High school students and teachers learning at UD
Photo by Evan Krape July 20, 2018
Nine Delaware schools attend STEAM Summer Academy
Using cups, cotton balls, duct tape and other assorted materials, students were tasked with constructing a building that could withstand an earthquake. From stacking cups to mimicking well known architecture like the Eiffel Tower, students brought to life their best designs. Height, mass and low cost earned them extra points, as the high schoolers tested their buildings on a machine that simulates earthquakes.
This was just one of the labs students participated in during a weeklong science, technology, engineering, arts and math (STEAM) Summer Academy held this summer in the Interdisciplinary Science and Engineering Laboratory (ISE Lab) at the University of Delaware.
High school teachers from across the state worked together to design the labs. The goal for each teaching group was to focus on one theme, but parse it out across disciplines through lab activities and each teacher’s area of expertise. In its fifth year, more than 30 teachers from nine Delaware high schools and about 70 students attended.
The camp serves as an extension of a professional development workshop sponsored by the Delaware Department of Education, the U.S. Department of Education Mathematics-Science Partnership and UD. The winter workshop focused on working across disciplines and ways high school teachers could enhance their lessons.
John Jungck, director of Dupont Interdisciplinary Science Learning Laboratories and principal investigator of the Delaware Interdisciplinary STEAM Citizens Science Project (DISCovery Project) said the question his team is continually trying to answer is, “How do you build the village of support to have students succeed?”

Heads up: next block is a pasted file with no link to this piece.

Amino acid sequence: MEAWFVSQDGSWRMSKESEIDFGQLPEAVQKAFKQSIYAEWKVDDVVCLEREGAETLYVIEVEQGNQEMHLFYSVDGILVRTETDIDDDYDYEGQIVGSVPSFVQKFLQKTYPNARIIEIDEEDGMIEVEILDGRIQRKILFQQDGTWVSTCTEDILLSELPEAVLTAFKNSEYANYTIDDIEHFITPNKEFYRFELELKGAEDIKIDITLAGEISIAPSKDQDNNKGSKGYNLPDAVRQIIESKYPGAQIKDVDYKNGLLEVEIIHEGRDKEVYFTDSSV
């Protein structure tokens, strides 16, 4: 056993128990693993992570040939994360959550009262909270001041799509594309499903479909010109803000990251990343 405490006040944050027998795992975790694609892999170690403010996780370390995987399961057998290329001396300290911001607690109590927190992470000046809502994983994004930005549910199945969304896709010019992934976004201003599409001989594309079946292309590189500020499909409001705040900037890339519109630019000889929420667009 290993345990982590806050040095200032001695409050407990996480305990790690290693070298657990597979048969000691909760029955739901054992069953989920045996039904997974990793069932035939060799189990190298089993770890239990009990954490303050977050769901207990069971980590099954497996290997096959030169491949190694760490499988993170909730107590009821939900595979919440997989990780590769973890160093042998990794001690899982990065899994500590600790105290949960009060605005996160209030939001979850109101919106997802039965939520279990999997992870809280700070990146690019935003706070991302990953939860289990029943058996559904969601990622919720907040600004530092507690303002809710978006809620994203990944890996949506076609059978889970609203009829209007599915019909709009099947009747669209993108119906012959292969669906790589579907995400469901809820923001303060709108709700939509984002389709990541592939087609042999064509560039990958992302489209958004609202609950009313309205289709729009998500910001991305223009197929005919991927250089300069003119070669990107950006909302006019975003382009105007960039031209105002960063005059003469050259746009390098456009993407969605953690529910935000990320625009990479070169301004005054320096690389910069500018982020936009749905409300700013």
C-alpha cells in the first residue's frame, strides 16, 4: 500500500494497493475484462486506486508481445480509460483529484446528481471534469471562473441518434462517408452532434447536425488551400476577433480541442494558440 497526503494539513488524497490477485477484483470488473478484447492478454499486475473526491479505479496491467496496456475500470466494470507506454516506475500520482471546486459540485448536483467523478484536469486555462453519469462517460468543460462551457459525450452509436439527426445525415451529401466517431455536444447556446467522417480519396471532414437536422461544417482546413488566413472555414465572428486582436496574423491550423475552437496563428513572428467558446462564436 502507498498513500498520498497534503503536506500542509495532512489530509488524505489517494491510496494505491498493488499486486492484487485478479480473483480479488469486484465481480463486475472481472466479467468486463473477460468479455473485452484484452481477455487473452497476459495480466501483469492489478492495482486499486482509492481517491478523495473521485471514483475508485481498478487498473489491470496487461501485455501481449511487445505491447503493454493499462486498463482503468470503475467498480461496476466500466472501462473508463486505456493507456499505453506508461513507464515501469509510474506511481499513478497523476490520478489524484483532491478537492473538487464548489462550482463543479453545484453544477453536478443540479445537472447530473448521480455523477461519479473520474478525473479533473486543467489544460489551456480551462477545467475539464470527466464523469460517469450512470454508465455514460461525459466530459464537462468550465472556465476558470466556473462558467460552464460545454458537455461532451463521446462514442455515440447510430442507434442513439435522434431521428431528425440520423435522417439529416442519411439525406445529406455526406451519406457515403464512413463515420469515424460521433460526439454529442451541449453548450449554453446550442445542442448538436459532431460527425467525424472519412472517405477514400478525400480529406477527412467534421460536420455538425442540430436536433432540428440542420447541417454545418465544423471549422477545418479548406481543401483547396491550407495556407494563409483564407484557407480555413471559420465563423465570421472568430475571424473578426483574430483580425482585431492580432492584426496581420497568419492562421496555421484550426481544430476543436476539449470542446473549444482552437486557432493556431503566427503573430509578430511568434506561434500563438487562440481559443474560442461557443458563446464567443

That is the challenge presented to the team of high school teachers, he said, but every year the teams rise to the occasion. That’s why this program benefits not only students, but also teachers, because they get to collaborate in ways they may not be able to during the school year.
“The teachers not only get to work as a team, but reflect upon it,” Jungck said. “They have that time to revise, to get some critique from their peers, to really develop their own teamwork.”
On the Tuesday morning of the weeklong training program, the team of teachers from Padua Academy conducted their lab around the theme of surface tension. They set up various activities for students, including testing how much water can be balanced on a penny, moving boats in trays of water using soap drops and creating art designs in plates of milk with food coloring. The group was made up math, biology and chemistry teachers.
The teachers were able to run their labs a total of four times over two days, and encouraged to make tweaks as they went along. In the afternoon after their first two run-throughs, the Padua teachers and another group of teachers that observed their lab, gathered for a tuning session to dissect and reflect on how the labs went.
Anne Terrell, ISE Lab Preceptor, facilitated this discussion. Her role was to gently guide the conversation, but allow the teachers to converse freely without interjecting her opinions. Following the session, she was pleased with the conversation around improvements and how teachers frame the idea of failure for students.
“I loved that the teachers take a huge amount of ownership of the activities that they design,” Terrell said. “That’s the beauty of this workshop. They are designing. They are implementing and they are testing it on the students so they can see the feasibility when they go back into the classroom.”